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Oct 26: Phillipsburg, Kansas to Ashland, Kansas

First the news:  Steve Williams, who writes the blog Scooter in the Sticks, has featured Single Cylinder Psyche in a recent posts.  Steve’s blog was the first that I read on a regular basis, and he was my inspiration for setting up my own blog.  I am humbled that Steve has recommended Single Cylinder Psyche to his readers, and hope that you will visit his site.  Scooter in the Sticks is many things, but I visit it mostly for its stream of thoughtful insights on life.  Thank you Steve.

This day was another in what is turning out to be a series of days that I will probably remember as the Heartland phase of the ride.  The roads seem safe, there is a continuous flow of interesting sights, and it’s fun to be on the scooter.  I’m almost giddy with the experience.  Of course there are the inevitable small challenges…when and where to find fuel, food and shelter…those things we reliably have at our disposal in our hometowns can be elusive while traveling down an unfamiliar country road.

The path was a straight shot south on Hwy 183 from Phillipsburg to Kinsley, Hwy 50 west to Dodge City, then 283 south and 60 east to my bed in Ashland.  I was interested to discover the nature of Hwy 50, the Lincoln Highway.  It was the original transcontinental highway, has much history and a sentimental connection for me.  The section I traveled was two-lane, but it was a fast and busy two lanes.  I wouldn’t choose it to go cross-country on a scooter.

Small towns value their high school sports teams more than big cities do.  They are more likely to know the players and player’s families…seems more meaningful than being attached to a professional franchise.

This is sorghum, also called milo, and is used as feed for livestock.  It’s an new crop to me.  It’s drought tolerant and seen as a more reliable but less profitable crop than corn.

Surface storage of milo because the elevators are full…

This is Josh.  He’s an articulate and friendly young man who’s been 18 years in the grain business.  He owns this machinery that is off-loading trucks from the field into long mounds of surface storage.  He is obviously enthused about his work and took the time to explain the process to me.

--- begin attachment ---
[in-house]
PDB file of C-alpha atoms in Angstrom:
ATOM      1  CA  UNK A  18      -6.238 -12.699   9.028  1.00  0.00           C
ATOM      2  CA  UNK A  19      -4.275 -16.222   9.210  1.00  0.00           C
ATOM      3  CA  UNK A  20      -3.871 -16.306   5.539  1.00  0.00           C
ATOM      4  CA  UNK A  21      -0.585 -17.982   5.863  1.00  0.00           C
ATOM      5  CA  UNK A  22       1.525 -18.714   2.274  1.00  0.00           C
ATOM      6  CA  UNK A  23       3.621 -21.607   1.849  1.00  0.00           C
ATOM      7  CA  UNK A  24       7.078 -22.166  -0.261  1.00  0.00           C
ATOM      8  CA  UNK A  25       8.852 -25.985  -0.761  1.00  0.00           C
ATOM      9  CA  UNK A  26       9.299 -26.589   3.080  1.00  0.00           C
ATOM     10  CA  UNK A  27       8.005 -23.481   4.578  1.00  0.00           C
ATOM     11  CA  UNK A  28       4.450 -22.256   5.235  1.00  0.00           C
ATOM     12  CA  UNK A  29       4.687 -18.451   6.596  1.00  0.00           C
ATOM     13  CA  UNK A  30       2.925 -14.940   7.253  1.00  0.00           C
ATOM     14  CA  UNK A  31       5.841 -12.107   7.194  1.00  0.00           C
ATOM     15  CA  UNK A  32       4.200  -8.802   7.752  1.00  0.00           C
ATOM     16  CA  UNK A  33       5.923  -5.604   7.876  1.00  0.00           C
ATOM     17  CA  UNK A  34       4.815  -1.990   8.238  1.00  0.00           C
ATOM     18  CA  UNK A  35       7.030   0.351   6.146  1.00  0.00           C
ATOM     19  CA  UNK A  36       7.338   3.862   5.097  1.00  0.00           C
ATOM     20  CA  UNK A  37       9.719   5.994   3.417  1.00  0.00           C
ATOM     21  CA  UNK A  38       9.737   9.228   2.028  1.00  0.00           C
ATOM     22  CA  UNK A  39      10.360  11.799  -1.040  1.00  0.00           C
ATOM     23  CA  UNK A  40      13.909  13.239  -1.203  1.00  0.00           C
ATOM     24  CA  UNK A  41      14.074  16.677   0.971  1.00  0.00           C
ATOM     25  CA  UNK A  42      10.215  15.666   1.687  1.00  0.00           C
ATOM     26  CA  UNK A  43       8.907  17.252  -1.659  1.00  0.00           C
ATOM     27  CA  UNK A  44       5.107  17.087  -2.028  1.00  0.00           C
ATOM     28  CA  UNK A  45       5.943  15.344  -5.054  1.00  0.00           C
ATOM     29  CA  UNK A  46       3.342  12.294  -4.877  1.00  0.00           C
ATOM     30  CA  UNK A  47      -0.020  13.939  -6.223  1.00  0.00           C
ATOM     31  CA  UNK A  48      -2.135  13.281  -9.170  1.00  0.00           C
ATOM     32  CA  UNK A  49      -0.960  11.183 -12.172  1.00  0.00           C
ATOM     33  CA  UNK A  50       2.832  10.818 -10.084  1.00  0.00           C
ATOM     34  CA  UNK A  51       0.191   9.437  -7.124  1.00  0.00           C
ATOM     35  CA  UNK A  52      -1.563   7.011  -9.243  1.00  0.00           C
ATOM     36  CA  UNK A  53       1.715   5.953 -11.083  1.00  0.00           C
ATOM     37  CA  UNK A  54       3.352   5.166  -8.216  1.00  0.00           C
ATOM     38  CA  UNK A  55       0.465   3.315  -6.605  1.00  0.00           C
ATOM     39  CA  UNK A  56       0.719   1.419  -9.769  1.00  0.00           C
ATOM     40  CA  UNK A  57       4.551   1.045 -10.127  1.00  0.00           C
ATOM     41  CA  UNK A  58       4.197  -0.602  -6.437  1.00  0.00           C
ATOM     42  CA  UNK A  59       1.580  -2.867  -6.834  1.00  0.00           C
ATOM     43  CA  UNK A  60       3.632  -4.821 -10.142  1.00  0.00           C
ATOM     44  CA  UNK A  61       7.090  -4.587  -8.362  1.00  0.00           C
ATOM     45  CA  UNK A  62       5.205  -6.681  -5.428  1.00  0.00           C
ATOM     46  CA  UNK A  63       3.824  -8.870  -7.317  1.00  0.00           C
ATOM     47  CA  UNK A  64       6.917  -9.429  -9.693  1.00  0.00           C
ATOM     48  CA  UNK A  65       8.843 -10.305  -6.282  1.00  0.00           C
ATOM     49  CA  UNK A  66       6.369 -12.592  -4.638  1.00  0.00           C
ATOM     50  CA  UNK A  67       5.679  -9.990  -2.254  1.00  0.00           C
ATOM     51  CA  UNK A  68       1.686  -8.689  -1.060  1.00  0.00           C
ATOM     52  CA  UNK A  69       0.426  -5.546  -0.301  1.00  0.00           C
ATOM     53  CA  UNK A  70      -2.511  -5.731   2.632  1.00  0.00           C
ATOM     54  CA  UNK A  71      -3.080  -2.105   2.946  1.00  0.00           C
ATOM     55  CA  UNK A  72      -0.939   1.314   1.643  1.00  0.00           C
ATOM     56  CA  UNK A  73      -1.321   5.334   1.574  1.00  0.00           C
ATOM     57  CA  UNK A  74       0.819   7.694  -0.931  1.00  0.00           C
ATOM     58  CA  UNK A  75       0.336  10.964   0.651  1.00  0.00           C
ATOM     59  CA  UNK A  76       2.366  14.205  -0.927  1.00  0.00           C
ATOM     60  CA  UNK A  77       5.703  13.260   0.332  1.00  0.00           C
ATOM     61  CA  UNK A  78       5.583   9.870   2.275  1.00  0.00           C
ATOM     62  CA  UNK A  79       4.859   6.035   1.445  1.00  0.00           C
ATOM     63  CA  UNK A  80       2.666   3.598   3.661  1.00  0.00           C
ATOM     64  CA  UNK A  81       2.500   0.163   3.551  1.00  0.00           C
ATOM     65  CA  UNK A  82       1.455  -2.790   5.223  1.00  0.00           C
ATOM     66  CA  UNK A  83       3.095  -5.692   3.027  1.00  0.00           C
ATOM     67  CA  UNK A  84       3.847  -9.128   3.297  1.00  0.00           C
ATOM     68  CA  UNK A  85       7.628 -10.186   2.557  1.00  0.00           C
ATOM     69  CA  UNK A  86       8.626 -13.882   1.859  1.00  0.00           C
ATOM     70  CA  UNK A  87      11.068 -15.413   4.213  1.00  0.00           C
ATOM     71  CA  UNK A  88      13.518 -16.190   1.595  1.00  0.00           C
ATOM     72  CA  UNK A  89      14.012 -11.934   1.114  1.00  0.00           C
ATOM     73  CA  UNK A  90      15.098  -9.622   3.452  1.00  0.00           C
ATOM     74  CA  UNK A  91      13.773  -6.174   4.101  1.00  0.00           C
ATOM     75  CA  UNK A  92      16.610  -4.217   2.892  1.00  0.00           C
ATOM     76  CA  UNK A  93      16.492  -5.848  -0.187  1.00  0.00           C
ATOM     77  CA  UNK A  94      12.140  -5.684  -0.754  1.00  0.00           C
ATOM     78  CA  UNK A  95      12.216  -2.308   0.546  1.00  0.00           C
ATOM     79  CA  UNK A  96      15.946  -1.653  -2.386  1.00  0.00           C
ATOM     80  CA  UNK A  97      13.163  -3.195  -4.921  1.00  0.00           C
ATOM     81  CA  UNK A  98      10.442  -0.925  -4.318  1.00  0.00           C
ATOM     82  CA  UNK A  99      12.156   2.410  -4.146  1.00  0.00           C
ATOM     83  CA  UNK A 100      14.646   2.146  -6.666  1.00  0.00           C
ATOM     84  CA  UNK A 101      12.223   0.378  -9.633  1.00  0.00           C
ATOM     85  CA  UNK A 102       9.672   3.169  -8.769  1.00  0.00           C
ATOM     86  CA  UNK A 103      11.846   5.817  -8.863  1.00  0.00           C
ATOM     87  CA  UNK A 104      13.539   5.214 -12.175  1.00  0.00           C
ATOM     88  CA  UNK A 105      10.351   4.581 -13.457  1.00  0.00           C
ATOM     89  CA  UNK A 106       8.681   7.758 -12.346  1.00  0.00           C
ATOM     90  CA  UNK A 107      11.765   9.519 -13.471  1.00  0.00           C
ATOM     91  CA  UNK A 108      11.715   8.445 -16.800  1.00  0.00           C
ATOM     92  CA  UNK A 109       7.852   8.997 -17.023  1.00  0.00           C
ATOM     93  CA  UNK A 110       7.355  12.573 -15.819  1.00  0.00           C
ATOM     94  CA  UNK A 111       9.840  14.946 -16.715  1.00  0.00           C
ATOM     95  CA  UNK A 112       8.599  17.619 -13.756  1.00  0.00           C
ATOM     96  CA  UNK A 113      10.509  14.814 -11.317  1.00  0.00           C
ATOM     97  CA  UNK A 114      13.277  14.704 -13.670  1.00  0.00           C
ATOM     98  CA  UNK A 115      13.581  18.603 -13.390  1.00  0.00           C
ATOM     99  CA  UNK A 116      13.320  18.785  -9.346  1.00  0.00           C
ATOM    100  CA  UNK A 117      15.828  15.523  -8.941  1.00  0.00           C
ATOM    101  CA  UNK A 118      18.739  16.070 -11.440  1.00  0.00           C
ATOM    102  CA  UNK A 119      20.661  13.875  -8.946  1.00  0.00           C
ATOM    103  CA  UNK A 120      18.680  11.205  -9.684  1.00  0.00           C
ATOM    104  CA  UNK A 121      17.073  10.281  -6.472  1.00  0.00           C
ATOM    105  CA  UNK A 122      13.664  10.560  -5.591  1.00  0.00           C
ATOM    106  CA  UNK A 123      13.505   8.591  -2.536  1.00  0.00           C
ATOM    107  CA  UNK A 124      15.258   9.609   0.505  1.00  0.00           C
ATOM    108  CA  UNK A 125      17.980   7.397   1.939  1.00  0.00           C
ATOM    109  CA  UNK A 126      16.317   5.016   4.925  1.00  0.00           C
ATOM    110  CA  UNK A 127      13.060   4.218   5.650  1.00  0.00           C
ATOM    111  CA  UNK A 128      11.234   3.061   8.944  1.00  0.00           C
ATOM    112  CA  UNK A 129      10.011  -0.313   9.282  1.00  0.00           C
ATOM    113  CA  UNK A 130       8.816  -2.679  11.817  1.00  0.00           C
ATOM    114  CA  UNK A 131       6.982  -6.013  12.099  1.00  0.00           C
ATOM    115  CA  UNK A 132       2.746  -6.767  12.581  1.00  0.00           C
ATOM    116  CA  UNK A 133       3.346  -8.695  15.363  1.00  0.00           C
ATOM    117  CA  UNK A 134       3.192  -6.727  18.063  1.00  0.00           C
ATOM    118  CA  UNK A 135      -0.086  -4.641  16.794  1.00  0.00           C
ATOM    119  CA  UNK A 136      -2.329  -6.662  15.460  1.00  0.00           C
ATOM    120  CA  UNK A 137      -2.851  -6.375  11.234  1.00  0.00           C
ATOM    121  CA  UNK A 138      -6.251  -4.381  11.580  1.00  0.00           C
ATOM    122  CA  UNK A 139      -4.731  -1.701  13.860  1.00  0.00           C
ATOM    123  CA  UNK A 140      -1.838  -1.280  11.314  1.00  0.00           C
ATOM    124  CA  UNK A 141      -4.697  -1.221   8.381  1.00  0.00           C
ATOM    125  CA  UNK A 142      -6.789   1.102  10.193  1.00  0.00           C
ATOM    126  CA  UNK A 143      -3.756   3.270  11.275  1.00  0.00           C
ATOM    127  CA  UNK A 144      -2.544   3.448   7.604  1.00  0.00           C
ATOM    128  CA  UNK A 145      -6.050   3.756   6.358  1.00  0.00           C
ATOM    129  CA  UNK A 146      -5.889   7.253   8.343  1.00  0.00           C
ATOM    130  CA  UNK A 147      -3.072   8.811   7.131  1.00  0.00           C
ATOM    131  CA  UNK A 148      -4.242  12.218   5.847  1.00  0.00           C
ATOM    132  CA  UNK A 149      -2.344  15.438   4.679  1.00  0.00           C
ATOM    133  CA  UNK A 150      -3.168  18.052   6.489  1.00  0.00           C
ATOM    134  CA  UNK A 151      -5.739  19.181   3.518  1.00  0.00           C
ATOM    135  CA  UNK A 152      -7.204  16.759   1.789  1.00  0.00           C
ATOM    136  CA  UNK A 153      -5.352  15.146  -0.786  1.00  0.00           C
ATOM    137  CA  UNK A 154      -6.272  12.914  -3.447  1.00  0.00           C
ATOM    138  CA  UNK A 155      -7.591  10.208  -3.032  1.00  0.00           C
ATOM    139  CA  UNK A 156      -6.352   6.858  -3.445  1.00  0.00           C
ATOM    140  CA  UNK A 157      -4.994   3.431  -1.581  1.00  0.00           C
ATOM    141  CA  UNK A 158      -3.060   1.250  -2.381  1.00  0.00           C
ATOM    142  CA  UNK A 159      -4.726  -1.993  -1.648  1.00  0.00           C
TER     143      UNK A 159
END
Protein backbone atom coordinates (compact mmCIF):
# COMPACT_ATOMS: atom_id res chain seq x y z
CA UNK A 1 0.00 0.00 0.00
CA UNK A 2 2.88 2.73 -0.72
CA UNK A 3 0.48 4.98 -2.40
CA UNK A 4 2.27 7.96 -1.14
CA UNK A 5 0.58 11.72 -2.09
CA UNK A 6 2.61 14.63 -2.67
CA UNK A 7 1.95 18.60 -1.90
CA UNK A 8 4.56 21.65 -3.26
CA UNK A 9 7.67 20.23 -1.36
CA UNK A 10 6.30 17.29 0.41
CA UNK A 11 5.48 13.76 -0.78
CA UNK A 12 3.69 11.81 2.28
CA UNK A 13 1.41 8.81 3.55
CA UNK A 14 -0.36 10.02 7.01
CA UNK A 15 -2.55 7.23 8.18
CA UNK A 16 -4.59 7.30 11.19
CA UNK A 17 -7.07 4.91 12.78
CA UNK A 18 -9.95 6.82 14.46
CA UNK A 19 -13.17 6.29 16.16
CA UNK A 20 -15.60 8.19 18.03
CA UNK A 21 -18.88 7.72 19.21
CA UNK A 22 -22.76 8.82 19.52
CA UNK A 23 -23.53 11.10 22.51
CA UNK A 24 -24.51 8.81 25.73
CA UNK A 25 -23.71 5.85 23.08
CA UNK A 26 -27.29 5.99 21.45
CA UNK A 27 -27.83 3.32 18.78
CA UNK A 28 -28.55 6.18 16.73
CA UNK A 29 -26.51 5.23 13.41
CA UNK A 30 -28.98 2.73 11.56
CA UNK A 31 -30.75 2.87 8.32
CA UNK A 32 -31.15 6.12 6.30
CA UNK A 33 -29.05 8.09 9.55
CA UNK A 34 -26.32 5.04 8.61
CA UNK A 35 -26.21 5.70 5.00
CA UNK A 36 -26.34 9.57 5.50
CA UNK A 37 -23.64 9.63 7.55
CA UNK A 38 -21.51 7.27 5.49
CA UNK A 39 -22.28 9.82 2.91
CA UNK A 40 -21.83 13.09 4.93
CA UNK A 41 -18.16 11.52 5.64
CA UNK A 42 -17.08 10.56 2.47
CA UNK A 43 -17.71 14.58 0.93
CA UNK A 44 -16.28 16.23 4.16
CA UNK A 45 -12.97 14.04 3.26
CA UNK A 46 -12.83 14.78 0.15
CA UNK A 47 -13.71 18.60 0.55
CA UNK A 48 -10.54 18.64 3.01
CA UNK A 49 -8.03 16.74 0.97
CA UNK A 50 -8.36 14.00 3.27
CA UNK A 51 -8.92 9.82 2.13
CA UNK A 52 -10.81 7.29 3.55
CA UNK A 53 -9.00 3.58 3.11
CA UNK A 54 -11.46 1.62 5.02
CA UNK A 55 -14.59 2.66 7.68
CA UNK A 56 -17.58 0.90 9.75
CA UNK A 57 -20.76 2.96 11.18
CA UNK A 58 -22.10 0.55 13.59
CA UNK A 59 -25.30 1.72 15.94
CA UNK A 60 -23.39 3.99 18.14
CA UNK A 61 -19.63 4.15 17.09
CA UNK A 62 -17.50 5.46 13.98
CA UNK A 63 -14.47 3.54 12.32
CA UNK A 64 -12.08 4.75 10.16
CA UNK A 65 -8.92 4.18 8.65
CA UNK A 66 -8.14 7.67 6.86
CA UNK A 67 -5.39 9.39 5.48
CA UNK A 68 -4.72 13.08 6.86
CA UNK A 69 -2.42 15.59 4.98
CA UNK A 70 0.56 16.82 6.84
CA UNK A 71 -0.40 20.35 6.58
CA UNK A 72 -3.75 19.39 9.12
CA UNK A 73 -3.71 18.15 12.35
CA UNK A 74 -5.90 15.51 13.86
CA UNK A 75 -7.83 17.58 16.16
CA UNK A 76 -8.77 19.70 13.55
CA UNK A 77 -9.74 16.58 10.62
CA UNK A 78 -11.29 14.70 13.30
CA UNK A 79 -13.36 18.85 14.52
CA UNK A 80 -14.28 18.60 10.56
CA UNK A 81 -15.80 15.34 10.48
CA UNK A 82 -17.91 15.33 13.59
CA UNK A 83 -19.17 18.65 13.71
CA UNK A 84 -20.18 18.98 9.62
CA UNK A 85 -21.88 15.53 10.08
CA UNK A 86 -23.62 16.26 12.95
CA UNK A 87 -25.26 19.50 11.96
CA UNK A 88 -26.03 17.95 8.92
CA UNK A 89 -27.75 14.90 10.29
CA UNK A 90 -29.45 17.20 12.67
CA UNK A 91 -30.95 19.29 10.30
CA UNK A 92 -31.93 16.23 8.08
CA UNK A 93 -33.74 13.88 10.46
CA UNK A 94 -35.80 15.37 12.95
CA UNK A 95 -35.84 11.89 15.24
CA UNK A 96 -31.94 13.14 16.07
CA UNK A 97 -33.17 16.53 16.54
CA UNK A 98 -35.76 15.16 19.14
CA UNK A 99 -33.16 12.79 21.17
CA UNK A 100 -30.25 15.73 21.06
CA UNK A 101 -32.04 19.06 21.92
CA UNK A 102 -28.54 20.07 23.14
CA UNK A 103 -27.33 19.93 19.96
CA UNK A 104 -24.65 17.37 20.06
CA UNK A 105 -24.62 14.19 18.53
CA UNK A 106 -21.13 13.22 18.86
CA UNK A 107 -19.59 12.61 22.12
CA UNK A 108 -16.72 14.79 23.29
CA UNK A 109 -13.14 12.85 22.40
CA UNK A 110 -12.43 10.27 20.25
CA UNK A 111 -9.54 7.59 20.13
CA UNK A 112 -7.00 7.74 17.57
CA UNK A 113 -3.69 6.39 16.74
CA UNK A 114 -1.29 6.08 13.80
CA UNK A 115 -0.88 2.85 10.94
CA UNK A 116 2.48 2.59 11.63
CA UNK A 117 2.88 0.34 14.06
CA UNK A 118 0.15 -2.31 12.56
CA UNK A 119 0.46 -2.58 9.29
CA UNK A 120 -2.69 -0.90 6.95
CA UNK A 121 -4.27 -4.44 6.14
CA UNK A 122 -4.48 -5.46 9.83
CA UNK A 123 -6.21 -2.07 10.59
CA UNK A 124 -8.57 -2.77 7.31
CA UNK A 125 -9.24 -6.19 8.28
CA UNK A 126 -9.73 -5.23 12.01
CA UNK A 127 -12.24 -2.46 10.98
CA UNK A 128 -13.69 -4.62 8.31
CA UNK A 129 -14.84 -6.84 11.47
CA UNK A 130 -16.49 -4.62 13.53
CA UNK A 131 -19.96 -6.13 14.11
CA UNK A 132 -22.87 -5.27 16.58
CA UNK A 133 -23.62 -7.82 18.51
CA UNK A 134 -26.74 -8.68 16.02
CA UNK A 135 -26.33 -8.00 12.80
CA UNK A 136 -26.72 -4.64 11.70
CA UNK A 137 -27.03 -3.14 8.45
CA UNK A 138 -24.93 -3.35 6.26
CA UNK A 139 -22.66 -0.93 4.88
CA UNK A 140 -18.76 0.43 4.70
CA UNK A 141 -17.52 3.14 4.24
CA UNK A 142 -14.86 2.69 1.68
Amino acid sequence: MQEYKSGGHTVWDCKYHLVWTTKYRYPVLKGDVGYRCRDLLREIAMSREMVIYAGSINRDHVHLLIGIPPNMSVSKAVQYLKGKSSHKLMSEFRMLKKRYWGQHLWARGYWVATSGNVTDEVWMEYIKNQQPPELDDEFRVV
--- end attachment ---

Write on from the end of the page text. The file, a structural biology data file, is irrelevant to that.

Some of the other things I saw in Kansas…

Each of the flagpoles represents a person from the county who has died in a foreign war.

Barbed wire is a significant part of the area’s history…

My guess is that a farmer set this up for a drive-in theater…

Over a large area, many miles, stones were used as fence posts.  The same stone material was also use in some of the buildings.




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  1. Al vallorz Al vallorz

    Move over Supermann. I found my new hero!

  2. Hi Mike! Love the photo of the field of grain with the fence running through it! Very nice!

  3. karen karen

    so glad Morgan gave me this link…. the photos and text feed us and we are so inspired.
    Thanks Mike- you set your sights on something big and then were brave enough to make it real

  4. Randy Pfyl, Concord CA Randy Pfyl, Concord CA

    Favorite pics in this set: colorful sorghum field, milo piles, 3 windmills, NY-SF 1561 miles each way mile marker, locomotive engine, also liked the barbed wire fence running lower right corner into the distance, the highway you are travelling on with fields both sides. Your postings over the last week or so, nicely documented, is well described as “the heartland phase of the ride”. All your photos are great, thanks for sharing! I see lots of rainy weather in today’s statewide New Mexico & SW. Happy travels.

  5. Just found your blog and am loving your perspective on traveling and all of the Americana that you capture! I love the stories of meeting new people and how you are taking time to enjoy the journey. Well done!

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